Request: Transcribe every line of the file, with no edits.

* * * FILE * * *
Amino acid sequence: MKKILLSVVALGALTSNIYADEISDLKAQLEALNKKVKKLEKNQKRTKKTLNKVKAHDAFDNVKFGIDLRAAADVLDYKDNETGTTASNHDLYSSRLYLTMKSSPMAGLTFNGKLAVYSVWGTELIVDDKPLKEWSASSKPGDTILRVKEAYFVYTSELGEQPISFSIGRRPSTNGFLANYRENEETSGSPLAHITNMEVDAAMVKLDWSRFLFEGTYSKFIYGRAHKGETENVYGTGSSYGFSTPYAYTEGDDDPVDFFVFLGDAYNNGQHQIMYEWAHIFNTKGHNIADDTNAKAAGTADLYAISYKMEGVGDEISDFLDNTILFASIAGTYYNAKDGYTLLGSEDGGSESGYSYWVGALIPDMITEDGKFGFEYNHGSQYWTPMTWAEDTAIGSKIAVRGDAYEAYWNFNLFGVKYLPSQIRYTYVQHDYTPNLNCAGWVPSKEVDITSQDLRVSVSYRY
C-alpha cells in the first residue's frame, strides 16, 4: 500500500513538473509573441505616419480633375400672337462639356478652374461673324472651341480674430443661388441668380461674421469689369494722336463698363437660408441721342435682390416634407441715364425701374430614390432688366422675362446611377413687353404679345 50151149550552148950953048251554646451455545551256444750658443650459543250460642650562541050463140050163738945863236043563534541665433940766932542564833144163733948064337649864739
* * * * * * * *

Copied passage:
Amino acid sequence: MKKILLSVVALGALTSNIYADEISDLKAQLEALNKKVKKLEKNQKRTKKTLNKVKAHDAFDNVKFGIDLRAAADVLDYKDNETGTTASNHDLYSSRLYLTMKSSPMAGLTFNGKLAVYSVWGTELIVDDKPLKEWSASSKPGDTILRVKEAYFVYTSELGEQPISFSIGRRPSTNGFLANYRENEETSGSPLAHITNMEVDAAMVKLDWSRFLFEGTYSKFIYGRAHKGETENVYGTGSSYGFSTPYAYTEGDDDPVDFFVFLGDAYNNGQHQIMYEWAHIFNTKGHNIADDTNAKAAGTADLYAISYKMEGVGDEISDFLDNTILFASIAGTYYNAKDGYTLLGSEDGGSESGYSYWVGALIPDMITEDGKFGFEYNHGSQYWTPMTWAEDTAIGSKIAVRGDAYEAYWNFNLFGVKYLPSQIRYTYVQHDYTPNLNCAGWVPSKEVDITSQDLRVSVSYRY
C-alpha cells in the first residue's frame, strides 16, 4: 500500500513538473509573441505616419480633375400672337462639356478652374461673324472651341480674430443661388441668380461674421469689369494722336463698363437660408441721342435682390416634407441715364425701374430614390432688366422675362446611377413687353404679345 50151149550552148950953048251554646451455545551256444750658443650459543250460642650562541050463140050163738945863236043563534541665433940766932542564833144163733948064337649864739